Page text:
Blockchain Infrastructure Landscape for Beginners

New Technology

Created on: November 16, 2018

Updated on: November 16, 2018

Imagine that you run a large supermarket and at the moment there is a supply chain that governs the supplies of foodstuffs within it. In our case let us say that we are importing tomatoes from the Netherlands, if you don’t already know the Netherlands is our biggest supplier of tomatoes to the United Kingdom.

The problem is that each actor within our supply chain uses their own systems to record the condition of the tomatoes at each way point. This situation has worked for a few decades; however, I think it is time that we disrupted our supply chains.

Our tomatoes are grown within a farm in Vlissingen (Nord Holland) called Chesney Tomatoes and they use their own internal database to record the condition of the tomatoes and the timings etc. as they leave the farm. Our supermarket has to plug in to their systems in order for us to pull off their data.


The next stage in our transportation journey is that Aleta Logistiks transports the tomatoes from Vlissingen to Rotterdam port by road. We use our own internal database to record the travel times and the condition of the tomatoes before they board the ship. Once again, we had to plug in to their internal systems to pull of their data.

The same thing applies to our shipping company Staines Ferries we have to plug in to their systems in order to use their data.

As you can see our supermarket will receive lots and lots of data from all of these sources. How do you gather all of this data and present it in a graphical way on our application? If we were to track the original data from Chesney Tomatoes it could take days…..

Why don’t we create an application that gathers this data and then make this publicly available?

And what happens if someone from within those organisations wishes to change the temperature of the tomatoes this would undermine the overall integrity of the data that we receive.

Infrastructure Quality Assurance

This would adversely affect our quality and control and it could result in the distribution of tomatoes that would be not fit for purpose. The overall likelihood of this happening is increasing all the time this is because there is a lot of uncertainty in the UK regarding food security. If there is a steep increase in the price of food then we are more likely to see an increase of shoplifting and thefts.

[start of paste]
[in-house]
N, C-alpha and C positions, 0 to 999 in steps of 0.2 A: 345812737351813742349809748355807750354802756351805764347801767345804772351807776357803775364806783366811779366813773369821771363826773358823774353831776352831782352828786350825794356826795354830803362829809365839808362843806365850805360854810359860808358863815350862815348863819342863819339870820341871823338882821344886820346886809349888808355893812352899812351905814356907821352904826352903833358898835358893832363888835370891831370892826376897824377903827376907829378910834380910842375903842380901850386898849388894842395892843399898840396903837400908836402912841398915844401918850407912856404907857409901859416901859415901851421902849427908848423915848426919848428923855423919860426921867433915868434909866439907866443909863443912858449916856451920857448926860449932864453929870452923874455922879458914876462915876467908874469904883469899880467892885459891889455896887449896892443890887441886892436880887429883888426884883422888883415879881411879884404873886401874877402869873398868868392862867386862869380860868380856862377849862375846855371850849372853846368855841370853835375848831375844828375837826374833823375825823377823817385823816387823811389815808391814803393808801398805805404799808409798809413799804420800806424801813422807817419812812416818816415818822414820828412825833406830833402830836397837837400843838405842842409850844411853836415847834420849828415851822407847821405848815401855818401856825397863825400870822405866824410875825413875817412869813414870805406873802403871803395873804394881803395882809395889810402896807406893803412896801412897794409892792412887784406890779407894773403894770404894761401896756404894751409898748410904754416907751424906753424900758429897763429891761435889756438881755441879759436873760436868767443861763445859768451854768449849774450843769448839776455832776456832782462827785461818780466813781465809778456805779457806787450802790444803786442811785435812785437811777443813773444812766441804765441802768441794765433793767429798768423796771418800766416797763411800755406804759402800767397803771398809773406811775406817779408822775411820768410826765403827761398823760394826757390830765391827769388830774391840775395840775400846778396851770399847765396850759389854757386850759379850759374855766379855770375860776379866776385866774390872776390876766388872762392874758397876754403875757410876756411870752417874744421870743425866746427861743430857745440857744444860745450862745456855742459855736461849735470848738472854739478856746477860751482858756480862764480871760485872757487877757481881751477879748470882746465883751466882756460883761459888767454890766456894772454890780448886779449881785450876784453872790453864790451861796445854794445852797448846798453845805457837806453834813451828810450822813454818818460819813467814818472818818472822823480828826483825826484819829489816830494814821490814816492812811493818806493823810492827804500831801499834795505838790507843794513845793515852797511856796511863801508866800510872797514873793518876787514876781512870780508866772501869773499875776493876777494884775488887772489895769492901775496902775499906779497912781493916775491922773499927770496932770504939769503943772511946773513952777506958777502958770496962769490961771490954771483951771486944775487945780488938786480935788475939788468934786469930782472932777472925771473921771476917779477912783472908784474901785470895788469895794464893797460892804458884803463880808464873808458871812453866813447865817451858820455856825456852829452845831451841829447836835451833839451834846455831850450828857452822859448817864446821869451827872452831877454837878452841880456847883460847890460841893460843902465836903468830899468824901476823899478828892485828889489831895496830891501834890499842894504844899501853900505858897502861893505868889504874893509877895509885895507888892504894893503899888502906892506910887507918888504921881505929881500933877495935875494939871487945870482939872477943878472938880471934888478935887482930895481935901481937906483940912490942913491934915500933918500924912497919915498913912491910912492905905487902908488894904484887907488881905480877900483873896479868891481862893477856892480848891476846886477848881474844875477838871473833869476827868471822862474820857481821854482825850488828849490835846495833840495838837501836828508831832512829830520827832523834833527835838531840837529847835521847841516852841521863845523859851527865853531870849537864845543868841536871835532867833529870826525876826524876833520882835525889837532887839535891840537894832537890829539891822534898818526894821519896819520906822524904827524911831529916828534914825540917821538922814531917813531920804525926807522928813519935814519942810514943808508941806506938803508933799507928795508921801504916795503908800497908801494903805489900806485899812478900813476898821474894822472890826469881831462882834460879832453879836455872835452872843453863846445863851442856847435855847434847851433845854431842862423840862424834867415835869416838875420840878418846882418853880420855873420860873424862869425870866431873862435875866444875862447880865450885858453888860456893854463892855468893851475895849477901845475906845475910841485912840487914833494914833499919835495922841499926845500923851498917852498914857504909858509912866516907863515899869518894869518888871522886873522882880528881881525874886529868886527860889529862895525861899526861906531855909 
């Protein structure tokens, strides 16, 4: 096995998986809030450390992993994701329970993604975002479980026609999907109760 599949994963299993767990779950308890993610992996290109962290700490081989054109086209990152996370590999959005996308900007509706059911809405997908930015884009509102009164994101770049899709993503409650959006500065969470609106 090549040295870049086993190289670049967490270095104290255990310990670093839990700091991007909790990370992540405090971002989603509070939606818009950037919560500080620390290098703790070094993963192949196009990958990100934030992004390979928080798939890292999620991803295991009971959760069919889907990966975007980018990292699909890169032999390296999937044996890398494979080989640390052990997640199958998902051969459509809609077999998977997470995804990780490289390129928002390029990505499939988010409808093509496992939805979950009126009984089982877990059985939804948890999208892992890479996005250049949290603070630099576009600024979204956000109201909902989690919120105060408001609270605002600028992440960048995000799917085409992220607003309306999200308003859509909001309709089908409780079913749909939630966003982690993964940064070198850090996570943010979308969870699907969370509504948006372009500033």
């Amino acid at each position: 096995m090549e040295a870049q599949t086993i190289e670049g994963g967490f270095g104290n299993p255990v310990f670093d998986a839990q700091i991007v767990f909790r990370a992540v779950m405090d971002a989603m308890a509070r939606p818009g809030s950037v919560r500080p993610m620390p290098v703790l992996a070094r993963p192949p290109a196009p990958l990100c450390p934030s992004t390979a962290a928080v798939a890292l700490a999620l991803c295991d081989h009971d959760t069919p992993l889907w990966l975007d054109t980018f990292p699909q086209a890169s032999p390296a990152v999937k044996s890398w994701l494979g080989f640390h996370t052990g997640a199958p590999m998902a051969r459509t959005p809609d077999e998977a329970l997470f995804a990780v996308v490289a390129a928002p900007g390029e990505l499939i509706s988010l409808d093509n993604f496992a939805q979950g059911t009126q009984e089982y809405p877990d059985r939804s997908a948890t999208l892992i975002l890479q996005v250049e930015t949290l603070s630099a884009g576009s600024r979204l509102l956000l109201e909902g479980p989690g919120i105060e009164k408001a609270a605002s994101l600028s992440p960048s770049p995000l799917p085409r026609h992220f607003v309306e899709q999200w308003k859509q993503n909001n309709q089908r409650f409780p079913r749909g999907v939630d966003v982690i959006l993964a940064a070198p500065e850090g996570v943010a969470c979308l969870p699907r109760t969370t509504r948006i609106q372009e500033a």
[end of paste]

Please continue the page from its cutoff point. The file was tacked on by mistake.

Talking of which a few months I ago I witnessed a shop lift at a major supermarket that was understaffed. I was at the till paying for my foodstuffs and I saw someone enter the supermarket and walk out with foodstuffs in broad daylight without paying. And the following week I saw the same scenario at another supermarket.

Let’s go back to the quality and control situation which is compromised by the inaccurate and disparate recording of the condition of our tomatoes. We can create a blockchain solution where the various actors along the supply chain can record the condition of the tomatoes at each waypoint or stage.

As we all know what you record on the blockchain cannot be changed so we will create a smart contract that will define the condition of our tomatoes at each way point. We will have greater transparency and we will be able to trace our goods from farm to fork.

Blockchain Infrastructure Example

And the good news is that Walmart is currently involved in a pilot where they are using a blockchain solution that addresses this particular issue.

In today’s blog post we have explored how the various actors within a supply chain can come together to create a blockchain solution that enables our supermarket to trace their goods from farm to fork.

I really enjoyed writing this article, and if you get a minute why don’t you take a peek at my Twitter and Instagram accounts @thediversecoder.

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